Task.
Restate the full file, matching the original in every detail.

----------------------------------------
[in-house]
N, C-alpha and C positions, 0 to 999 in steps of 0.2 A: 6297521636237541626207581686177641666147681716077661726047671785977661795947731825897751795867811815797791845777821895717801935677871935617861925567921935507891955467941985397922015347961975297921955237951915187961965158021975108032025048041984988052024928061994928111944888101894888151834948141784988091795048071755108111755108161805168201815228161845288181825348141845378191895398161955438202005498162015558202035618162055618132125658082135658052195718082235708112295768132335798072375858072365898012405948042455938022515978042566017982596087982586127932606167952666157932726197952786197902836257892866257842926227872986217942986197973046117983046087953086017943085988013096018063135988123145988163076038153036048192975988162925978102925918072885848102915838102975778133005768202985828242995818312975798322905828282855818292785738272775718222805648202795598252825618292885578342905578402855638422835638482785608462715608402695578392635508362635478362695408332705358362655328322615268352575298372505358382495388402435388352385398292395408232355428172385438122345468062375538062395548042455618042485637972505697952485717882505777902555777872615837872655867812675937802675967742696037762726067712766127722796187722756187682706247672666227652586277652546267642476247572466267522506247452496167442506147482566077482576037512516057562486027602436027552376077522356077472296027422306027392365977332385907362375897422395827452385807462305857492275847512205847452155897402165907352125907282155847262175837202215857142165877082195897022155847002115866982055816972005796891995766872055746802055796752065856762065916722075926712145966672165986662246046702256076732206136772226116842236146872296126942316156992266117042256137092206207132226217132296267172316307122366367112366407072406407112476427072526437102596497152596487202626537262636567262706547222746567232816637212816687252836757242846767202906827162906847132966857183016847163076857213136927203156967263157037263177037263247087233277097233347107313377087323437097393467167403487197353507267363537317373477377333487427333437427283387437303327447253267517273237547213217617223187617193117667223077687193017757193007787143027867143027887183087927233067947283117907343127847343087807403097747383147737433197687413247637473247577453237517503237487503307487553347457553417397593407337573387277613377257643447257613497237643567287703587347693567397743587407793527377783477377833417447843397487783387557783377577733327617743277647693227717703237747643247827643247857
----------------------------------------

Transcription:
[in-house]
N, C-alpha and C positions, 0 to 999 in steps of 0.2 A: 6297521636237541626207581686177641666147681716077661726047671785977661795947731825897751795867811815797791845777821895717801935677871935617861925567921935507891955467941985397922015347961975297921955237951915187961965158021975108032025048041984988052024928061994928111944888101894888151834948141784988091795048071755108111755108161805168201815228161845288181825348141845378191895398161955438202005498162015558202035618162055618132125658082135658052195718082235708112295768132335798072375858072365898012405948042455938022515978042566017982596087982586127932606167952666157932726197952786197902836257892866257842926227872986217942986197973046117983046087953086017943085988013096018063135988123145988163076038153036048192975988162925978102925918072885848102915838102975778133005768202985828242995818312975798322905828282855818292785738272775718222805648202795598252825618292885578342905578402855638422835638482785608462715608402695578392635508362635478362695408332705358362655328322615268352575298372505358382495388402435388352385398292395408232355428172385438122345468062375538062395548042455618042485637972505697952485717882505777902555777872615837872655867812675937802675967742696037762726067712766127722796187722756187682706247672666227652586277652546267642476247572466267522506247452496167442506147482566077482576037512516057562486027602436027552376077522356077472296027422306027392365977332385907362375897422395827452385807462305857492275847512205847452155897402165907352125907282155847262175837202215857142165877082195897022155847002115866982055816972005796891995766872055746802055796752065856762065916722075926712145966672165986662246046702256076732206136772226116842236146872296126942316156992266117042256137092206207132226217132296267172316307122366367112366407072406407112476427072526437102596497152596487202626537262636567262706547222746567232816637212816687252836757242846767202906827162906847132966857183016847163076857213136927203156967263157037263177037263247087233277097233347107313377087323437097393467167403487197353507267363537317373477377333487427333437427283387437303327447253267517273237547213217617223187617193117667223077687193017757193007787143027867143027887183087927233067947283117907343127847343087807403097747383147737433197687413247637473247577453237517503237487503307487553347457553417397593407337573387277613377257643447257613497237643567287703587347693567397743587407793527377783477377833417447843397487783387557783377577733327617743277647693227717703237747643247827643247857